All the World is Sharing

So a few years ago I did an interview which wound up on the Hellboy 3-Disk DVD. The interview was pretty good (although the “examples” they showed had nothing to do with what I was saying).

Anyway, it came out, some people bought it, and from its Amazon ranking, it still sells from time to time.


Like all movies, it wound up on sharing/streaming sites. Now, when I egosurf, I see references to the piece all the time, and I know they’re all bootlegs because they’ve apparently been translated into other languages and then translated back.

Just a few of the names:

A Expeditiously Guide to Thought Comics with Scott McCloud

A Fleet Guide to Concept Comics with Scott McCloud

A Fast Guide to Belief Comics with Scott McCloud

A Hastily Guide to Conception Comics with Scott McCloud

A Lickety-split Guide to Conception Comics with Scott McCloud

A Like A Flash Guide to Notion Comics with Scott McCloud

A Mercurial Guide to Idea Comics with Scott McCloud

A Posthaste Guide to Opinion Comics with Scott McCloud

A Rapidly Guide to Idea Comics with Scott McCloud

A Snappy Guide to Plan Comics with Scott McCloud

A Speedily Guide to Idea Comics with Scott McCloud

A Swiftly Guide to Plan Comics with Scott McCloud

I’ve always held back from vilifying file-sharing like some of my peers who work in the “content” industry. I’m a boy scout myself—nearly all my songs and videos are straight from iTunes or equivalent sources—but I would rather live in a world that allows sharing and tries to build markets from willing sellers and willing buyers, than a world where the Net is so controlled that it can be effectively shut down.

Still, it’s sobering to see the scale of the phenomenon and how rarely these sessions pull up the actual name of the original segment:

A Quick Guide to Understanding Comics with Scott McCloud

Discussion (12)¬

  1. Kurt Busiek says:

    I’m not sure if I like “Speedily Guide” or “Lickety-Split Guide” better. You should bow to the will of the internet and start using both.

  2. Christy Lynn says:

    That’s hilarious! At least they got your name right! ((^_^))

  3. JubbenRobot says:

    It could have been worse, the title CouLd HavE bEen IN wEIrd CaSE ShiFtS, or w!th 5ymb0ls in5te@d of letters…

  4. Ffree says:

    It strikes me that there is no direct correspondence to UNDERSTANDING.

  5. Jacob says:

    What other movies do you appear in the extras on? I know you appear in the extras of unbreakable.

    • Scott says:

      Those and the Jeff Smith Documentary. Otherwise, just the occasional talking head in small comics documentaries.

  6. Matthew Marcus says:

    Didn’t this happen before where it said you knew something about “the art of the bullet?”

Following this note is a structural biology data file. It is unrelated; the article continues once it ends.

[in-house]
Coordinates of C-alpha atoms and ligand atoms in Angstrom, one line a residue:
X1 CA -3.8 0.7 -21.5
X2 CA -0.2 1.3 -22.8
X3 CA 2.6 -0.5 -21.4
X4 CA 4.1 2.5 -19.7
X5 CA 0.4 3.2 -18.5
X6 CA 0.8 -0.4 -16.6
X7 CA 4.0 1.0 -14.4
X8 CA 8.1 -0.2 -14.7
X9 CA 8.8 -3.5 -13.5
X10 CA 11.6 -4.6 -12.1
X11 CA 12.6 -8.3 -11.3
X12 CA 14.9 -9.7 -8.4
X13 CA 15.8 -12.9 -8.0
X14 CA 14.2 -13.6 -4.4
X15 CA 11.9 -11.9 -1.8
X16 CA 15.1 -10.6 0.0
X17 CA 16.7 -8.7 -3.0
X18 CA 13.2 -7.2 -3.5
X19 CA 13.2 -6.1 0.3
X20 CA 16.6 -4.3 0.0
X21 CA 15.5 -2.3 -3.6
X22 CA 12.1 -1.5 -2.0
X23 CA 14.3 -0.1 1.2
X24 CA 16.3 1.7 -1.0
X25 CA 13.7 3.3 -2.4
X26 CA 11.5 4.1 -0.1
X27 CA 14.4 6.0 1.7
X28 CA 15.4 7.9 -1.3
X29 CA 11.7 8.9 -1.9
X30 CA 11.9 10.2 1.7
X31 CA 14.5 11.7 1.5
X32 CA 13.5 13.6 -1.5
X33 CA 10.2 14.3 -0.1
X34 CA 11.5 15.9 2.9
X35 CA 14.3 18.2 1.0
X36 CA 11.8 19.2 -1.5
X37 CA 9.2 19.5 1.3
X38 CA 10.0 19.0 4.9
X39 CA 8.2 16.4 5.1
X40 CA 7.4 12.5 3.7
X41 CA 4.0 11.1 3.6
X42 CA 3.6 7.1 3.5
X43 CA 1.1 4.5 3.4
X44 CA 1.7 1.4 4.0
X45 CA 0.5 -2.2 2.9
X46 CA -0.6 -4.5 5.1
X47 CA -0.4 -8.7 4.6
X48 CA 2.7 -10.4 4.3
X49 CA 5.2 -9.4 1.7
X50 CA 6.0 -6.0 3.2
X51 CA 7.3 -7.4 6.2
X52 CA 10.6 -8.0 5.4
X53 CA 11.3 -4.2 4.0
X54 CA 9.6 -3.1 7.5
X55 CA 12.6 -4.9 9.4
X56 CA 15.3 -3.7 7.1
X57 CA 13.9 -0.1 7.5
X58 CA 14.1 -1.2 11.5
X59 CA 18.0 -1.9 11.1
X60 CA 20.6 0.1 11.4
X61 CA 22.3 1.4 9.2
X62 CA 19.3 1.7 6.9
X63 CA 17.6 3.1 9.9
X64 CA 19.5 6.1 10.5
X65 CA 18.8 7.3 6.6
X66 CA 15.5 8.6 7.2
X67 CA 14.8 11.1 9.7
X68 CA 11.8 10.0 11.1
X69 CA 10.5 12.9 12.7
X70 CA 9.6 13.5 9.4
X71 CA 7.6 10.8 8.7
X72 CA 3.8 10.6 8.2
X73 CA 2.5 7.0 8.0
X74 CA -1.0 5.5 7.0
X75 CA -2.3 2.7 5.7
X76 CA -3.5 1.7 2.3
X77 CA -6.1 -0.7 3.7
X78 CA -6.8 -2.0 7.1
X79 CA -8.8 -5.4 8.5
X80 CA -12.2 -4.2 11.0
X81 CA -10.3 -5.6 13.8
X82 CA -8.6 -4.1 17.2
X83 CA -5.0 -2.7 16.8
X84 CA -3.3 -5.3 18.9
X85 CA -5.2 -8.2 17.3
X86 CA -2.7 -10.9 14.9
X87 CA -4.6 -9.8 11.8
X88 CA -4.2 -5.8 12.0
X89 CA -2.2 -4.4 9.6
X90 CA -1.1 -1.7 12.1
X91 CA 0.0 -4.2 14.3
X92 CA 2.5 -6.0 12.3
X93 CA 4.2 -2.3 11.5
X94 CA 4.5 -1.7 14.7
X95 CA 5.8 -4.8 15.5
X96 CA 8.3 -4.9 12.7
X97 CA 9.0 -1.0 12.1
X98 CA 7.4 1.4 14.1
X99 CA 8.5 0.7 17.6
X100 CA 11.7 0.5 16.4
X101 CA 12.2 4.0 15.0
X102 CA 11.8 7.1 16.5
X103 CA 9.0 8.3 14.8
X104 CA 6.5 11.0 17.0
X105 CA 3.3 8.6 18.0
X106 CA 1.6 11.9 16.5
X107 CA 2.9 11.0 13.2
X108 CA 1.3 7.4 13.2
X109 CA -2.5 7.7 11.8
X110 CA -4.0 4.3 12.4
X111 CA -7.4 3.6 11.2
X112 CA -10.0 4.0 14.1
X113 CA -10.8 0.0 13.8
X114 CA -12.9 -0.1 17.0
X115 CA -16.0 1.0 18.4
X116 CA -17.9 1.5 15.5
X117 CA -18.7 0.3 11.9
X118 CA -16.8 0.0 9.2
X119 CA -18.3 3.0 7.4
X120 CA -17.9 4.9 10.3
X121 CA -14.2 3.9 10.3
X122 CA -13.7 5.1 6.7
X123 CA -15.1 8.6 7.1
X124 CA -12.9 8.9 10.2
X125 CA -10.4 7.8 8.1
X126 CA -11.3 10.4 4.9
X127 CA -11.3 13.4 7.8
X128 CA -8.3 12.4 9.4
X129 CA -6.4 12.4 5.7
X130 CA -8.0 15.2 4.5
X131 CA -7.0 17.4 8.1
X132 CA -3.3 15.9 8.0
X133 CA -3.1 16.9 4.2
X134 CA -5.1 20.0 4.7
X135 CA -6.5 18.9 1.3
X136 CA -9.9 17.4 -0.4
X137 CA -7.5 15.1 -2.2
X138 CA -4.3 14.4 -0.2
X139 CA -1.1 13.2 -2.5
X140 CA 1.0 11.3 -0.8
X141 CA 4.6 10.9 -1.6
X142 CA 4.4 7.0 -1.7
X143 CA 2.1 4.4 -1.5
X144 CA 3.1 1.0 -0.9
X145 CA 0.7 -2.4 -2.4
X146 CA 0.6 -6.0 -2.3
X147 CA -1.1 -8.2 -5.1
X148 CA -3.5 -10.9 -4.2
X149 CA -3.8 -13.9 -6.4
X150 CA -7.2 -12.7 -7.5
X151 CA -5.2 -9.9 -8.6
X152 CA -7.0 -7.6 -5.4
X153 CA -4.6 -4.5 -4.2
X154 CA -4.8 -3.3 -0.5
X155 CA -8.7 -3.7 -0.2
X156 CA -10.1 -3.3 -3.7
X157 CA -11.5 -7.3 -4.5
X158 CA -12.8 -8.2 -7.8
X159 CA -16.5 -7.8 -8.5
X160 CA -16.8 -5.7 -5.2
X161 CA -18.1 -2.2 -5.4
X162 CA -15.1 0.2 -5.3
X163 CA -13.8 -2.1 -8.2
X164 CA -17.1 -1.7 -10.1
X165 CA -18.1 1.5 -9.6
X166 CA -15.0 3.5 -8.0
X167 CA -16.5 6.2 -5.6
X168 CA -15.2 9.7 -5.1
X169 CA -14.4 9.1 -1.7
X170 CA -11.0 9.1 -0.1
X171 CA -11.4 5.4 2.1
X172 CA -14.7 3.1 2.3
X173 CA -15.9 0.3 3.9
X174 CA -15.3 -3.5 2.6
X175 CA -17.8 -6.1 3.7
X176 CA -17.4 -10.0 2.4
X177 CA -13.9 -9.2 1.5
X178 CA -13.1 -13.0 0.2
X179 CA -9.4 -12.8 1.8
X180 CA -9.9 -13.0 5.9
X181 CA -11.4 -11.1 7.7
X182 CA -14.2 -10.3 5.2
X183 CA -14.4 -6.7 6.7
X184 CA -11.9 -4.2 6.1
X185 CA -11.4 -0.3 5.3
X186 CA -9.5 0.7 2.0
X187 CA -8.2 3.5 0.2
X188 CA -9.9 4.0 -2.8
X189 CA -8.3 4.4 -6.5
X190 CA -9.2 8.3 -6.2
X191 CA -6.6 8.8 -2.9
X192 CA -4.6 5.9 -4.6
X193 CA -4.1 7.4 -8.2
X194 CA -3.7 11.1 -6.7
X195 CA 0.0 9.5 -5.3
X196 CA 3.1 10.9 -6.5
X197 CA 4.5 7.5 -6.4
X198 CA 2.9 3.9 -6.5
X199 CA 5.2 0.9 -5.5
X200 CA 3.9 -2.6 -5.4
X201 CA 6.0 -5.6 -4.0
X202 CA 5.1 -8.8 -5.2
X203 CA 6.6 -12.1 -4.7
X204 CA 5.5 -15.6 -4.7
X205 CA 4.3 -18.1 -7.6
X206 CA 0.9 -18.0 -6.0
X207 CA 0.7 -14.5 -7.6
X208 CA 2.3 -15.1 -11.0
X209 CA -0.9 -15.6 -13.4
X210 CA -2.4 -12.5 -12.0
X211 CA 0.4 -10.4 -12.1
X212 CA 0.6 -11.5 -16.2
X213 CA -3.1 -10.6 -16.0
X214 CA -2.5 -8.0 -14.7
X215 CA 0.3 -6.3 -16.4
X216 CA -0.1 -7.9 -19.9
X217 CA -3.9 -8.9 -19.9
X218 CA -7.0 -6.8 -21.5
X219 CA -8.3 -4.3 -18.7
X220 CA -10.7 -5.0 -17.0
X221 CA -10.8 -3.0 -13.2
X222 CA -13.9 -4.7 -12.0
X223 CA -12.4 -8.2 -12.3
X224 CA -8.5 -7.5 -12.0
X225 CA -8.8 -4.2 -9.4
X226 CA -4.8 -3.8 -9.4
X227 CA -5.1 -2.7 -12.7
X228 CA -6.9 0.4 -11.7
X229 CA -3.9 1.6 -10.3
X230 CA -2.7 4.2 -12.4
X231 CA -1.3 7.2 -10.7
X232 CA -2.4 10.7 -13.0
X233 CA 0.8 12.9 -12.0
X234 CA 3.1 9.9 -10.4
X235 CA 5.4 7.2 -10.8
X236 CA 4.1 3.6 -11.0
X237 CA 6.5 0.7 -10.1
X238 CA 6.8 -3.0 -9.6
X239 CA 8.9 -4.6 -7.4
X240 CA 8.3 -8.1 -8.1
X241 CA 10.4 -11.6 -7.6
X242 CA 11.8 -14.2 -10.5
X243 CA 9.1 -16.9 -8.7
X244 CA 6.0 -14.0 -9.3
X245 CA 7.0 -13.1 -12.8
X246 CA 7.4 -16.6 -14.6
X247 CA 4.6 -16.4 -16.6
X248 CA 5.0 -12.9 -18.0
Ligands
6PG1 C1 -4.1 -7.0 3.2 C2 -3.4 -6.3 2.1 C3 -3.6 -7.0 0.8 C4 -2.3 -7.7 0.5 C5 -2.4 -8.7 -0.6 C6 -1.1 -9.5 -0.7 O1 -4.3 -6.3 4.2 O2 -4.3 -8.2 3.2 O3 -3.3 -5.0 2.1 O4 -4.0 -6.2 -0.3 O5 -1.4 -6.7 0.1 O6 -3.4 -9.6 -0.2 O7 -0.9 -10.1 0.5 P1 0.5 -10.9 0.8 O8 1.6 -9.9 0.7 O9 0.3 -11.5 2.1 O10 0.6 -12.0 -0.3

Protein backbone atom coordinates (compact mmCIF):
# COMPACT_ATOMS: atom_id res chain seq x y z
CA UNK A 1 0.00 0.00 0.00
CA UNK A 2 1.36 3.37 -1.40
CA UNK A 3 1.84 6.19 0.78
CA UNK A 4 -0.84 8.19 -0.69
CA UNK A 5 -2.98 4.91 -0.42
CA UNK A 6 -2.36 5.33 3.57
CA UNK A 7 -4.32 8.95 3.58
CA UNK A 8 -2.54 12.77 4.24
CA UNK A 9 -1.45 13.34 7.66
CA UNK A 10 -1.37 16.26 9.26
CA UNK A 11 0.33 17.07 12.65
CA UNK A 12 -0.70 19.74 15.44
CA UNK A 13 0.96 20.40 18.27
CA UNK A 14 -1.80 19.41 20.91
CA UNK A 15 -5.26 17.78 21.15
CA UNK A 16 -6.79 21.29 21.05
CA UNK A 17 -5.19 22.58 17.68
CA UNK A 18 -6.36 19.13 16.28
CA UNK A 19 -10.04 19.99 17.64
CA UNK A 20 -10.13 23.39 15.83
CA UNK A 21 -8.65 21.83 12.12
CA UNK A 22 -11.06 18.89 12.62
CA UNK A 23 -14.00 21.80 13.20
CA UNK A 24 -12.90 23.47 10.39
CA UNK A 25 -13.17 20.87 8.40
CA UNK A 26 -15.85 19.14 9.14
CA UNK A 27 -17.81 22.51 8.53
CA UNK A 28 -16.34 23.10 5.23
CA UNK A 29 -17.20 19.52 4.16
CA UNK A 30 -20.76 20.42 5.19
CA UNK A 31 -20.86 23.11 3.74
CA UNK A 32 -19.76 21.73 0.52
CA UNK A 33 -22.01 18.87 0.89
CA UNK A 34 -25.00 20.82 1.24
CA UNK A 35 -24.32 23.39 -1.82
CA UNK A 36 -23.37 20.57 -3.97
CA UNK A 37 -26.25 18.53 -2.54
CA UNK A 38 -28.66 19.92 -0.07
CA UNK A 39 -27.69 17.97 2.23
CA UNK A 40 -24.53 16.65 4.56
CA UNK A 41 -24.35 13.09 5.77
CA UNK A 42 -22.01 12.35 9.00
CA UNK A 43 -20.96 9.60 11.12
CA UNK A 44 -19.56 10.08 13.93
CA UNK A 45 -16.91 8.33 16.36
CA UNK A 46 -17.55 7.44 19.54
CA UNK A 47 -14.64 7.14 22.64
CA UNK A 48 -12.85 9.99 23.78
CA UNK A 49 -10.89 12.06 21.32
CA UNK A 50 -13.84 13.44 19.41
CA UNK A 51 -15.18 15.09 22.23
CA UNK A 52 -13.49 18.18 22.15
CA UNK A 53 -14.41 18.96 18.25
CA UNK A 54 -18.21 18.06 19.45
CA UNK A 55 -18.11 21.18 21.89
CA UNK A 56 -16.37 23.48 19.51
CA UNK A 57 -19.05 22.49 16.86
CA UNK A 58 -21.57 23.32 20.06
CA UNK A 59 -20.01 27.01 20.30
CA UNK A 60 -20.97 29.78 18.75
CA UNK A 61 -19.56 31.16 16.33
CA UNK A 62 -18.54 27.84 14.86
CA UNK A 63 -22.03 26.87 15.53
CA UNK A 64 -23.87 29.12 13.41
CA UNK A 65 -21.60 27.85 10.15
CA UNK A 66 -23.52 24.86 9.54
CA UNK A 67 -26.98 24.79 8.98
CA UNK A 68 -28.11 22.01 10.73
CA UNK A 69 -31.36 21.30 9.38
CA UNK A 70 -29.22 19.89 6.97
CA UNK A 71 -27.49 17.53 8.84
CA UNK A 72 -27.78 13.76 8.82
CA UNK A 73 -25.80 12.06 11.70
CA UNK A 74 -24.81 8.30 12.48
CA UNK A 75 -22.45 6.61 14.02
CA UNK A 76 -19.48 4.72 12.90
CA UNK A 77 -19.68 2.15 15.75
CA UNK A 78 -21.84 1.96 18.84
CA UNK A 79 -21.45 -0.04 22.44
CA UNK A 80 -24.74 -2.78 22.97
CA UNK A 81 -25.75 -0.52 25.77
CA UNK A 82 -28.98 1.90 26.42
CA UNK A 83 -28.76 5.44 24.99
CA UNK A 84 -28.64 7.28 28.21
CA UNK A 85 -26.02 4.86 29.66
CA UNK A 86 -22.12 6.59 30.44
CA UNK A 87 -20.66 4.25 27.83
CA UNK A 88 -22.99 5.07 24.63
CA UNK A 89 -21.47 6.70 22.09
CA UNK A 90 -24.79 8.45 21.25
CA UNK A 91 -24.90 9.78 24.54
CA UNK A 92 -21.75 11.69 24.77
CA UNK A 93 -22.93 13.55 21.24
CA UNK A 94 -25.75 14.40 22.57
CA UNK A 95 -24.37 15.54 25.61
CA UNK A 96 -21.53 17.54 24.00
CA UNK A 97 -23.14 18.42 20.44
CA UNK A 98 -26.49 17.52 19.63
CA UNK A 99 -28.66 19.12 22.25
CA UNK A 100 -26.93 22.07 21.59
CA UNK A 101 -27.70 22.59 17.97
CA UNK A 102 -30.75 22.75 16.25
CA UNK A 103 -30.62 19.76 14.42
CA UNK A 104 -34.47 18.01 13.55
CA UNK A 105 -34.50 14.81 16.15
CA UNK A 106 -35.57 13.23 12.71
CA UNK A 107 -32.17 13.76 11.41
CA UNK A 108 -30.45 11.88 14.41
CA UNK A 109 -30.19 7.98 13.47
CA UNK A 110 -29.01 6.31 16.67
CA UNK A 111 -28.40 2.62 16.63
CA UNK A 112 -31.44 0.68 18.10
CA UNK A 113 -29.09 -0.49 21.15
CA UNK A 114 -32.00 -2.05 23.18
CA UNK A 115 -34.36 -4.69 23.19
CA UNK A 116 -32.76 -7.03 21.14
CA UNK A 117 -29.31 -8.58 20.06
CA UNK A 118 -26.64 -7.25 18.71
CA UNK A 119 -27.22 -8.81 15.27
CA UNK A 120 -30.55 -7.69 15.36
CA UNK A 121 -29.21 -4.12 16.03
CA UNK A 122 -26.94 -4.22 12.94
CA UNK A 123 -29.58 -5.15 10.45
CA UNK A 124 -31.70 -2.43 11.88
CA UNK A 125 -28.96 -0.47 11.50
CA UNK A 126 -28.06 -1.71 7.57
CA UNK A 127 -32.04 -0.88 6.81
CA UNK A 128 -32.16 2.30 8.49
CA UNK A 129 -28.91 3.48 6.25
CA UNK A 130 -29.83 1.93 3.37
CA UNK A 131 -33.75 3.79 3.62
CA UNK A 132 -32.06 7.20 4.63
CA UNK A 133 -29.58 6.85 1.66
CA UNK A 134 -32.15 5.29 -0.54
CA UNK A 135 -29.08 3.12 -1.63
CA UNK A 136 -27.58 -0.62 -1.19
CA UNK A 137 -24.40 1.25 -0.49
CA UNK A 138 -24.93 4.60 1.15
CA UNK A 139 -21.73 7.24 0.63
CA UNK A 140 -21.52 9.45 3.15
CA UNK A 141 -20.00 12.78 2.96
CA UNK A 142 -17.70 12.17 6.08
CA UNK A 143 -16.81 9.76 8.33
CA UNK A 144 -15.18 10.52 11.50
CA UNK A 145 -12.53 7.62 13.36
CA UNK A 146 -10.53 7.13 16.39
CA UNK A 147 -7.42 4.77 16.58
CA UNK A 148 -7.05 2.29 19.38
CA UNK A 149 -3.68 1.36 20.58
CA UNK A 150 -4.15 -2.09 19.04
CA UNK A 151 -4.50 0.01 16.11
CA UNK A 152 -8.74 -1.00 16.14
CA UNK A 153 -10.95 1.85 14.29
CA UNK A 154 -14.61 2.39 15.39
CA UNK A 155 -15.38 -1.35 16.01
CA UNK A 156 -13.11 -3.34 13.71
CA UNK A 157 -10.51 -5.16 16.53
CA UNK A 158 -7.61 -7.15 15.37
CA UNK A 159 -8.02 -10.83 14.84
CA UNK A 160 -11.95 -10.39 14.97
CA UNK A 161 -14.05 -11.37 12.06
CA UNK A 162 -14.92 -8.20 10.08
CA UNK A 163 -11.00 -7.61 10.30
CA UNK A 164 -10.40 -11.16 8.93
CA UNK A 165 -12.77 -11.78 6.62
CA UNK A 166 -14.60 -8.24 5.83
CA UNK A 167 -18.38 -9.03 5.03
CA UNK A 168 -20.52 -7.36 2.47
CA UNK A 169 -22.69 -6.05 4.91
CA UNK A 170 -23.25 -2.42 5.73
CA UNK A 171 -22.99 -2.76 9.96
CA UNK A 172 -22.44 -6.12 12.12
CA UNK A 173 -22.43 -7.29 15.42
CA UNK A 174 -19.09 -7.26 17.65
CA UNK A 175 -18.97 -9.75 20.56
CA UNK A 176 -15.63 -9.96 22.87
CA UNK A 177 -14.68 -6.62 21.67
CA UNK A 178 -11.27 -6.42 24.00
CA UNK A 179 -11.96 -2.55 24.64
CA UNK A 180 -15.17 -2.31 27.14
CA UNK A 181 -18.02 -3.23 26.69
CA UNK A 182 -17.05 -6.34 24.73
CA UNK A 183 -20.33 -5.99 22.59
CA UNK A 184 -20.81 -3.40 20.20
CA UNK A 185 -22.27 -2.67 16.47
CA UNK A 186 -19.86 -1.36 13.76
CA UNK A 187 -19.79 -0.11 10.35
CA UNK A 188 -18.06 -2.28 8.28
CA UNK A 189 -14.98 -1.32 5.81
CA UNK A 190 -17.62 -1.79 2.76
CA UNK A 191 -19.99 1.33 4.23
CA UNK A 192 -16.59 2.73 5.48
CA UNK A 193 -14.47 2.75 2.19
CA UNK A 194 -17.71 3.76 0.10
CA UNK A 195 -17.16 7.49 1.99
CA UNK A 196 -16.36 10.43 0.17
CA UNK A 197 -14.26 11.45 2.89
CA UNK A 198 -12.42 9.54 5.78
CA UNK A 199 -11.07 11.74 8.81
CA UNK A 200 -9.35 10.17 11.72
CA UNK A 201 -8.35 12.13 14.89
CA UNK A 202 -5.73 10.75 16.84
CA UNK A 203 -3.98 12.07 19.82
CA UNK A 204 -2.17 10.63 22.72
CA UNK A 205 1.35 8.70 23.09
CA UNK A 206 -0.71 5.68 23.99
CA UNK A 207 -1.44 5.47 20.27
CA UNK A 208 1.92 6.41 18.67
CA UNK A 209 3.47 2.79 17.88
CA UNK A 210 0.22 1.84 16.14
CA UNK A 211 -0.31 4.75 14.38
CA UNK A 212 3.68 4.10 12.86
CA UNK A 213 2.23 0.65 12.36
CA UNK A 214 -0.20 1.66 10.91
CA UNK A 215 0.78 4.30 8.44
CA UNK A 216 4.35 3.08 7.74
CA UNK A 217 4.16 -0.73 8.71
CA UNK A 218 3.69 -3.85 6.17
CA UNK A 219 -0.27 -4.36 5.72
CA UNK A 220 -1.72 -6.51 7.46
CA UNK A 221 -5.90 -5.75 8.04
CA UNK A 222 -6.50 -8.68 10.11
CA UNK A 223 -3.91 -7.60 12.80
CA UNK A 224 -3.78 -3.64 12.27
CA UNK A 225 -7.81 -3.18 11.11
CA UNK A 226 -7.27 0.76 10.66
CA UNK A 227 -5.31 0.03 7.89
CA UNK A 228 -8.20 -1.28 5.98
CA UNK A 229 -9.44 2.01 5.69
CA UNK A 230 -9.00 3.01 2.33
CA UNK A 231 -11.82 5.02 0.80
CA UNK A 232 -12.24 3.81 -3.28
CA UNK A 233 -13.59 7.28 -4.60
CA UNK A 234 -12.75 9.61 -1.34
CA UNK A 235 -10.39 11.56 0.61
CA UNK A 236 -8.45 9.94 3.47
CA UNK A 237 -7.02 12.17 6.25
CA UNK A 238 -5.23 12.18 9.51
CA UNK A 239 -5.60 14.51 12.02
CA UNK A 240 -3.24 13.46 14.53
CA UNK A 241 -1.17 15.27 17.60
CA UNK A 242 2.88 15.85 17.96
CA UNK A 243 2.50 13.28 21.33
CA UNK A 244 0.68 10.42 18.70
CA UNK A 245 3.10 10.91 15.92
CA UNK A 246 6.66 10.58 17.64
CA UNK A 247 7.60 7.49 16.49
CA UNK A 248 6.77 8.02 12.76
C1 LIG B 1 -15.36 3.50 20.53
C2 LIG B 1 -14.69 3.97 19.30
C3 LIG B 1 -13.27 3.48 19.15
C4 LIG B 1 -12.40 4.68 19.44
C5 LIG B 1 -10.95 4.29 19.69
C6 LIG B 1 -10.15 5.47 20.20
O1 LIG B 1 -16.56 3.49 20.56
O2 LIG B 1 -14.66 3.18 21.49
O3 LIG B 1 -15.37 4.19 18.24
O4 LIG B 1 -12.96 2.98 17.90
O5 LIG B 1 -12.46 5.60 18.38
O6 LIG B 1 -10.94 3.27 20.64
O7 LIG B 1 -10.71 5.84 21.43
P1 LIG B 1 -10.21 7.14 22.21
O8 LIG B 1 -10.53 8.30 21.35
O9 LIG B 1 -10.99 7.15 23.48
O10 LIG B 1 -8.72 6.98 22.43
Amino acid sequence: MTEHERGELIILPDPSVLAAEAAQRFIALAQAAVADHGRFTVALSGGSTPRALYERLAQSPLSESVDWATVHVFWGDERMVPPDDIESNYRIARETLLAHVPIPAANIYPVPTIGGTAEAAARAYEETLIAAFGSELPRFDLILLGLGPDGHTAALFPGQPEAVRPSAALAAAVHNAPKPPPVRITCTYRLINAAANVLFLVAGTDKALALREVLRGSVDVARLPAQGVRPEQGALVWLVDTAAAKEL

7. Sandra says:

    Fair distribution and sustainable production of human resources (including food and housing for comics artists) is a very difficult and presently unsolved problem, but I personally don’t think that legally enforced artificial scarcity (based on copyrights or patents) is a part of the solution.

    I struggle with this because I want to make comics also.

  8. To my mind, there seems to be a clear distinction between what should be free (the digital version of everything) and what should be paid for (the physical version of everything).

    Anything downloadable falls into the realm of knowledge, learning, understanding, and therein belonging fairly to all of humanity, to further our evolution as a species. You’ve heard the truism before that “Knowledge wants to be free.”

    On the other hand, a physical product is not just knowledge, which is infinitely duplicatable, but is a lump of limited resources that is costly to produce. There can only be as many books as there are paper and glue. Besides, there are so many benefits to owning a physical product that it’s easy to see why freedom of content should exist. That’s why freedom-fighting pirates who don’t own heaps of stuff is an exception to the rule.

    Besides, aren’t we all waiting for the day when we can lean our feet up on our console like Picard and call out to our computer to provide us with whatever we need?

  9. You can only swim up the wave so far before the boat rolls over.

    I don’t know what the future of the internet will be, but there’s no way to control and restrict the flow of information. Content restriction provides jobs for many, but like whack-a-mole, for every copyright that’s ‘protected’, 50 more ‘shared’.

    Personally, I think it’s all motivated by fear and the need to make a billion dollars on every idea.

  10. Derek says:

    Um, anything digital should be free? How about this: The creator of anything digital should get to decide whether or not it’s free.